Tim Wennes begins a one-year term as chairman of the Consumer Bankers Association starting next week.

Wennes is West Coast president and head of retail banking and wealth markets for MUFG Union Bank, the Japanese-owned institution that recently went through a major reorganization.

Over the last three years, the CBA has positioned itself as a pointed and persistent thorn in the side of the Consumer Financial Protection Bureau. Last month CBA President Richard Hunt accused the CFPB's student loan ombudsman of activity "unbecoming of a serious regulator."

In an interview Wednesday, Wennes struck a less combative note. He spoke about the need for "continued discourse" and "having an open dialogue" with the CFPB.

But Wennes also made clear that the CBA is prepared to fight new regulatory initiatives in areas such as overdraft fees and private student loans.

Below is a condensed and edited transcript of the interview.

CBA recently launched a website called Private Student Loan Facts. Do you think that people in Washington don't understand key things about the private student loan market?

TIM WENNES: I think that is certainly true. And I think we want to make sure that those that can influence the policy understand that more access to student lending is needed.

I think 90% of student lending is government-backed. There is a place for private student loans, and we think that our members have done this in a reasonable fashion.

There's something like a trillion dollars of student loan debt outstanding. And obviously, as you pointed out, the vast majority of that is federal student loans. A lot of people say, 'Wow, we need to cut back on the amount we're taking on as a country in order to finance higher education.' Do you not see it that way?

Speaking on behalf of the CBA, I think we would say that choices are important. And there are certainly places where we want to make sure that individuals who desire to get an education are able to get an education. We want to provide those sources or alternatives.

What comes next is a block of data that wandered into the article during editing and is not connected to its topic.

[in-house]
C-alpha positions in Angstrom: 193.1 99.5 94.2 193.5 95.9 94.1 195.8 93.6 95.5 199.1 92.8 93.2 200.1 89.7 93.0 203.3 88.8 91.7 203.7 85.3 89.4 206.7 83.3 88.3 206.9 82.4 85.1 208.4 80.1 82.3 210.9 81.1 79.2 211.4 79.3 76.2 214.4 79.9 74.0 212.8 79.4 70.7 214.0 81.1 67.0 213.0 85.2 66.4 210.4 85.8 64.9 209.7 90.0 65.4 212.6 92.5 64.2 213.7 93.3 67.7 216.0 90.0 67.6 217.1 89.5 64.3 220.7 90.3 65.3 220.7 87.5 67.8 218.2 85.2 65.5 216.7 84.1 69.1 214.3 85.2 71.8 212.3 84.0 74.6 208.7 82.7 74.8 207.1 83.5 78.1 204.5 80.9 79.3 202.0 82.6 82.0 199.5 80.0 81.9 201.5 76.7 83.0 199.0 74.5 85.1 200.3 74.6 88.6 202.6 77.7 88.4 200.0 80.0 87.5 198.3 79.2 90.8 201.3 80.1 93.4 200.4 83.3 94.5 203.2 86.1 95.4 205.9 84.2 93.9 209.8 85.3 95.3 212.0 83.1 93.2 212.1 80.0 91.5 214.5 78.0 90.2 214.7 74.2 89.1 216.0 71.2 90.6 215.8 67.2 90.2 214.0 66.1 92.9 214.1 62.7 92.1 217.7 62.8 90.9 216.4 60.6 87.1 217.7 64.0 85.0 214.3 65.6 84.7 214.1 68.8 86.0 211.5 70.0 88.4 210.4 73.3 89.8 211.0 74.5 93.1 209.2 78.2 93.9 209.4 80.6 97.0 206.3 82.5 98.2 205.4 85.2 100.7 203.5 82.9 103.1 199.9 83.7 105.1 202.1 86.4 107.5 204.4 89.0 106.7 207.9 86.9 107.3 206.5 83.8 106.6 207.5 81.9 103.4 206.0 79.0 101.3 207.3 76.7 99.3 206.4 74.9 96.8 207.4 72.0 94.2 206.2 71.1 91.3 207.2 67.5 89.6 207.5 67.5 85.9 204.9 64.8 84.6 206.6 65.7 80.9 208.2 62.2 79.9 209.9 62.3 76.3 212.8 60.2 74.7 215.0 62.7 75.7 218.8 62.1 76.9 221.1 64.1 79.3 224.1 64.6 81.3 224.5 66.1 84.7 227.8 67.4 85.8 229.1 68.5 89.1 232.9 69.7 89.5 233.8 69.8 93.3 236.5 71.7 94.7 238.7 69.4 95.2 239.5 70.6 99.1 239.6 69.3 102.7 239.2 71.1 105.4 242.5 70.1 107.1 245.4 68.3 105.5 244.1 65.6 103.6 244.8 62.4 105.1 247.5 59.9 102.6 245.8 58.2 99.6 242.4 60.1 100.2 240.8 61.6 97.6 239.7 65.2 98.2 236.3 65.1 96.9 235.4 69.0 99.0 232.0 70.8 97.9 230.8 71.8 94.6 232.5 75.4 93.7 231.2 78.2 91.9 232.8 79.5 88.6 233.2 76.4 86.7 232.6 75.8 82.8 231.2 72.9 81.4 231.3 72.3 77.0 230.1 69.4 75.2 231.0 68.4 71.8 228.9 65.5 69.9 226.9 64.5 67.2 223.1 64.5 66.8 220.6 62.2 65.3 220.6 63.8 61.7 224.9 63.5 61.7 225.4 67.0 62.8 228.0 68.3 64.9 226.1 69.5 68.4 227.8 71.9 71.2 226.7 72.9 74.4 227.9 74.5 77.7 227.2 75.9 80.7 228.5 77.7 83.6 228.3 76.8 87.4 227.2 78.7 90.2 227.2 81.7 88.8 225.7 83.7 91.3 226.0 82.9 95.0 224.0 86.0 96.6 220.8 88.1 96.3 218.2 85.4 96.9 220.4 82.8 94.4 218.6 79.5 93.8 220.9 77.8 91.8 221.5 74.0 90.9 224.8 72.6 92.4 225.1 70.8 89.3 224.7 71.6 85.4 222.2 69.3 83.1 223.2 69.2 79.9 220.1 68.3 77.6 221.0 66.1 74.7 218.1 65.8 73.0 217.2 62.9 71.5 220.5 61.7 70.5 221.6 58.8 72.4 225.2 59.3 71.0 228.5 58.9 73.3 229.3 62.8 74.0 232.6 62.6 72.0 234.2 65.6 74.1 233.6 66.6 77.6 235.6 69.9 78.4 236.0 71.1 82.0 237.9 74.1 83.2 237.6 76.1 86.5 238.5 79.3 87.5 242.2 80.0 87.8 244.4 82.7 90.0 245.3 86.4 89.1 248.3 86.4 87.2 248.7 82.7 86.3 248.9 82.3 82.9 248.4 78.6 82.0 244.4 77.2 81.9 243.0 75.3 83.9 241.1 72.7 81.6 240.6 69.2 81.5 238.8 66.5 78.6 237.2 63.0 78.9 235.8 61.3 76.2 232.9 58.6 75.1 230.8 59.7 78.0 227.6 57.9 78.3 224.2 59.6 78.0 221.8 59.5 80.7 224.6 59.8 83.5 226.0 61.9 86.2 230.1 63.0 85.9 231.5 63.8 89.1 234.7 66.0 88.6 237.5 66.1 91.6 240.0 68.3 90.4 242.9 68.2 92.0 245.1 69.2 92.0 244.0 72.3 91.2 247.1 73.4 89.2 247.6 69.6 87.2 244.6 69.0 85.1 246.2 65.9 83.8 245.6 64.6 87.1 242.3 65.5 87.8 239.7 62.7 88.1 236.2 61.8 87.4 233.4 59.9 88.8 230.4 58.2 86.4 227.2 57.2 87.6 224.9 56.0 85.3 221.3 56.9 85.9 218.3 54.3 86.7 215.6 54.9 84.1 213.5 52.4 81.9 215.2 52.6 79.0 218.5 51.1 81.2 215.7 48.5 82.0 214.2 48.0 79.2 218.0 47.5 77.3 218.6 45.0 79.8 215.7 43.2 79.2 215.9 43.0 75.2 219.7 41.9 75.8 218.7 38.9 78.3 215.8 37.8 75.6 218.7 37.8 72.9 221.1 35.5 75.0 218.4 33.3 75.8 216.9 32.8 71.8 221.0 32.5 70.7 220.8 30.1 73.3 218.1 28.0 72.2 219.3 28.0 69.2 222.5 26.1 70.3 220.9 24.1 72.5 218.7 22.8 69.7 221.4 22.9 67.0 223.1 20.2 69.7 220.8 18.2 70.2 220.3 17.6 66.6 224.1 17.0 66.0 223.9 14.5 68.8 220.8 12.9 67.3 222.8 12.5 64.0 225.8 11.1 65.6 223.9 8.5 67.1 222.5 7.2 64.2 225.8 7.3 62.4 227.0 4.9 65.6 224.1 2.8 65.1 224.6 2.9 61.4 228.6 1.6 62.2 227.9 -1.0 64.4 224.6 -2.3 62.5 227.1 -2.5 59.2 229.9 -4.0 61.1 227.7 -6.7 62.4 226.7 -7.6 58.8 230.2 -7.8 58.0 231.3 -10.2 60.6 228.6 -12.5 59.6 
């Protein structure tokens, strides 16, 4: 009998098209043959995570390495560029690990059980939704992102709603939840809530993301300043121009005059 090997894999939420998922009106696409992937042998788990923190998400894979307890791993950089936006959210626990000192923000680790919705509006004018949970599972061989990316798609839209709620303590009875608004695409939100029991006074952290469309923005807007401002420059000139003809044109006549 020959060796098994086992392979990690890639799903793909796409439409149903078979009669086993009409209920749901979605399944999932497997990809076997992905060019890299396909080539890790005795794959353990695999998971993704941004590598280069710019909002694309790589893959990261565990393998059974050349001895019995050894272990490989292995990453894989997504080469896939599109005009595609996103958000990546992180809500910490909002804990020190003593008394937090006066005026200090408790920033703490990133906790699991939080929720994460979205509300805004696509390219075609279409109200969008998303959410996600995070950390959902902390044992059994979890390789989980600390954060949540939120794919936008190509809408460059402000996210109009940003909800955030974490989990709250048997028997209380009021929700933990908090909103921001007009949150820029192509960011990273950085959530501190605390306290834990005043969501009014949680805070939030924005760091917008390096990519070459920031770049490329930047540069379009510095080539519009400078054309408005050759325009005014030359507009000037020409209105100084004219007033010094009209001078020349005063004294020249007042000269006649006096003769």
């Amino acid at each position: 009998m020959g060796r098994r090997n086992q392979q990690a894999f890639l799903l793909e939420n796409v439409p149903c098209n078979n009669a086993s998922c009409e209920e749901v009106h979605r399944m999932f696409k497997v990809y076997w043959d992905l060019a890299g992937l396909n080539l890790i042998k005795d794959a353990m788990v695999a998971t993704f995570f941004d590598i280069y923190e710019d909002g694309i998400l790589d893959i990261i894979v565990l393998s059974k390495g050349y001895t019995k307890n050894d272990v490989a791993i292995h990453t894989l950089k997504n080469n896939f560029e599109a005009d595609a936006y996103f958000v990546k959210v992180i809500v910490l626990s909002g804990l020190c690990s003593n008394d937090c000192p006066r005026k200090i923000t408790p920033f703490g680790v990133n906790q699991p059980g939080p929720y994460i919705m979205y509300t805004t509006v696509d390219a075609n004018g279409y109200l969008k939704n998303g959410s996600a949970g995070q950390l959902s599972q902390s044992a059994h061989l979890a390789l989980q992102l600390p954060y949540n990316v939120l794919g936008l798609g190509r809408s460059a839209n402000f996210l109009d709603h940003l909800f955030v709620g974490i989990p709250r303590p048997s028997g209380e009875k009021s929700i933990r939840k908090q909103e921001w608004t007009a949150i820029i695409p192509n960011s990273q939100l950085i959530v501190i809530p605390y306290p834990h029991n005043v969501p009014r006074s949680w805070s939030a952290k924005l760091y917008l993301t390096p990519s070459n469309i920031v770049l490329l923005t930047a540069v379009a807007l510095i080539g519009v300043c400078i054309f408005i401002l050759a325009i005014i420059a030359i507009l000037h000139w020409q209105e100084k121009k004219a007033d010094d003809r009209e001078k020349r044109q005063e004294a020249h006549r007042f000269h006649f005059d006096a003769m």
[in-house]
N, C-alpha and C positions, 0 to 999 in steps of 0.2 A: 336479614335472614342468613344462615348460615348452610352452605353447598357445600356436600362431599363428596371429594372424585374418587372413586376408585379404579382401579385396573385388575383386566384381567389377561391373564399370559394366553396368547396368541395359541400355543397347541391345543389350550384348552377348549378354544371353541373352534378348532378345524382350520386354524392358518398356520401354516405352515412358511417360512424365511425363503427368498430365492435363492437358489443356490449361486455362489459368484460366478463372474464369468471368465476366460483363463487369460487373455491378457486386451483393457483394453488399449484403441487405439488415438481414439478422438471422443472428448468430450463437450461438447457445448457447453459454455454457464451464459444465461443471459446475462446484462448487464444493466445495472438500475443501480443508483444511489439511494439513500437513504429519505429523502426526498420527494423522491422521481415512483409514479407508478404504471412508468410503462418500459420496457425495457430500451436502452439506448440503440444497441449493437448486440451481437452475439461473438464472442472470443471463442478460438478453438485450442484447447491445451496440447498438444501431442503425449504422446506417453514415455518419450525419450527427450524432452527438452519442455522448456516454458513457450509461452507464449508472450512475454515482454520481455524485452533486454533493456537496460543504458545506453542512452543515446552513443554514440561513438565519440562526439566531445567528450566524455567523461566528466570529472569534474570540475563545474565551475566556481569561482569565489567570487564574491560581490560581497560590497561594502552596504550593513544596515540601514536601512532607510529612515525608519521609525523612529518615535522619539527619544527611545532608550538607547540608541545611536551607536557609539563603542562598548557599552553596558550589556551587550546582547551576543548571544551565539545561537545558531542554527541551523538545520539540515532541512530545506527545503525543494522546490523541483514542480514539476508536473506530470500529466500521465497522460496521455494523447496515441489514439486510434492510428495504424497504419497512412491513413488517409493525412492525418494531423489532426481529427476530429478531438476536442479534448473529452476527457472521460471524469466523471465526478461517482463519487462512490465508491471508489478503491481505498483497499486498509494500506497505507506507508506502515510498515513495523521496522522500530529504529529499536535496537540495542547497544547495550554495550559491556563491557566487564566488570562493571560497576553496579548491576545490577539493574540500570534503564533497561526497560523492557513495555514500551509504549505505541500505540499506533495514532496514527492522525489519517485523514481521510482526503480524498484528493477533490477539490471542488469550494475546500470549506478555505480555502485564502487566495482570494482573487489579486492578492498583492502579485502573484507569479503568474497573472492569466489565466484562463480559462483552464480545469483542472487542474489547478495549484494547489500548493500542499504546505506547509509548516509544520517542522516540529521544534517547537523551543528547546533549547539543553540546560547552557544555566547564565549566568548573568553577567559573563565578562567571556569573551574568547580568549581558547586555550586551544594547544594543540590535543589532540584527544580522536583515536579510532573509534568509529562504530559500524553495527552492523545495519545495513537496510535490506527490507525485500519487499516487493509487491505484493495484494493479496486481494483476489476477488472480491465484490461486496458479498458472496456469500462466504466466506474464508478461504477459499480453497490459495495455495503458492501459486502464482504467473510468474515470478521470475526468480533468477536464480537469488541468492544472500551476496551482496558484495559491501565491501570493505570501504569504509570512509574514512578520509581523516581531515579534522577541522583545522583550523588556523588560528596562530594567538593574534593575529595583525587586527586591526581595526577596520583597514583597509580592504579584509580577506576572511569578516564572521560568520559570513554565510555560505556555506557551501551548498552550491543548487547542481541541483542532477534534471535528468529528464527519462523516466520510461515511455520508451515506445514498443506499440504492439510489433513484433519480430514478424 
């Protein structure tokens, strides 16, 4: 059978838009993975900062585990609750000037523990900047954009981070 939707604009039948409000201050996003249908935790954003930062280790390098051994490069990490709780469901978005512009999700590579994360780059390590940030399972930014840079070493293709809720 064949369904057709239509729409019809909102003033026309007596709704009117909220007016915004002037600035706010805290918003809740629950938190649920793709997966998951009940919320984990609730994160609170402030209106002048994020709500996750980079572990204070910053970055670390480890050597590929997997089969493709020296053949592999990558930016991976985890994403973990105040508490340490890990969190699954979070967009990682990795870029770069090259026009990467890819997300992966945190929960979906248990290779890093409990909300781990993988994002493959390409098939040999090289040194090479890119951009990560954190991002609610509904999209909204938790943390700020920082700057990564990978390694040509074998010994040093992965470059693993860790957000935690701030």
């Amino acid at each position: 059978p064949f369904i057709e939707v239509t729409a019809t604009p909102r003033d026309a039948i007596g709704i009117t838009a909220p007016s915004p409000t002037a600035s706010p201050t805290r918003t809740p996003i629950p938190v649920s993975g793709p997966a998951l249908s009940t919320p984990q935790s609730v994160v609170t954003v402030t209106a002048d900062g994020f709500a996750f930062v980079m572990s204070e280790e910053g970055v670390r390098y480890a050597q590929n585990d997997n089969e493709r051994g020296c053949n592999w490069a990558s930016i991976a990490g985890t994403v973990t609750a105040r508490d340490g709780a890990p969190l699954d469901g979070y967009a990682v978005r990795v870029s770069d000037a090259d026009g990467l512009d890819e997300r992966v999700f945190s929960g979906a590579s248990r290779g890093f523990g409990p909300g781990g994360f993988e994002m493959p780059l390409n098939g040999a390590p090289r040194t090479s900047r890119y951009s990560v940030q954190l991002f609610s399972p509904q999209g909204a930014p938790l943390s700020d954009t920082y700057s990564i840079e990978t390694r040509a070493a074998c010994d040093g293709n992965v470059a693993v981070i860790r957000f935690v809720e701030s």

I don't know if the CBA has an official position on the aggregate level of student debt and some of the challenges that are out there.

There was a recent report stating that deposit account fees are currently at their lowest level since 1942, as a percentage of total noninterest income. There's now talk about further restrictions on overdraft fees. Are you concerned that CFPB is going to squeeze that revenue source more than it already has?

We have some concerns that there may be regulations that take away some of the choices for consumers, who need or benefit from access to smaller-dollar, short-term credit. And so we're doing our best to make sure the CFPB has as much information as possible as they're contemplating decisions.

People who've been pushing for regulation in overdraft say that these rules were meant to restrict practices that they saw as not being fair to consumers, such as high-to-low reordering of transactions. Do you think the actions that the regulators have taken in overdraft have made the marketplace fairer for consumers?

Some of the initiatives around opt-in, I think certainly where it enhances transparency and understanding, I think we all support those things.

When there's other things we worry about, it's when specific numerical limits or other restrictions are placed. Particularly when you've got customers who've opted into a certain program, product or service, and done so consciously, I think we should assume that they've done that because they want to, and that's the best option available to them.

There's obviously some overlap between how consumers use overdraft protection and other forms of small-dollar credit, like payday loans. Does it make sense for CFPB to look at all those things together?

I think it'd be beneficial for them to look at them together.

That being said, I don't know if they all could be addressed in one activity, right? It's a broad set of products. There are some similarities, but also some differences. When you make some decisions in one, there are consequences or impacts to others. So to the extent that things are promulgated in the banking area, or restrictions are applied, that could push people to other products or services.

In July Union Bank was renamed MUFG Union Bank, and your U.S. branch banking management and operations of Bank of Tokyo Mitsubishi were integrated within MUFG Union Bank. What factors led you to make those changes?

Really, two factors were driving that. One is, internally there's some positive synergy to us bringing together what was historically our corporate and investment banking activities focused through the branch, and our commercial and corporate banking activities that take place at Union Bank.

In addition, this positions us very well to comply with the new enhanced prudential standards for foreign banks, which will come into effect in 2016.

What impact will your customers feel from these changes?

For the majority of our customers and our employees, this is really business as usual. We continue to go to market in our retail and wealth management segments as Union Bank. And for our large corporate and investment banking clients, [we are] going to market as MUFG.

There are certain customer segments where there'll be some product enhancements or benefits, but overall for our customers this is really business as usual.

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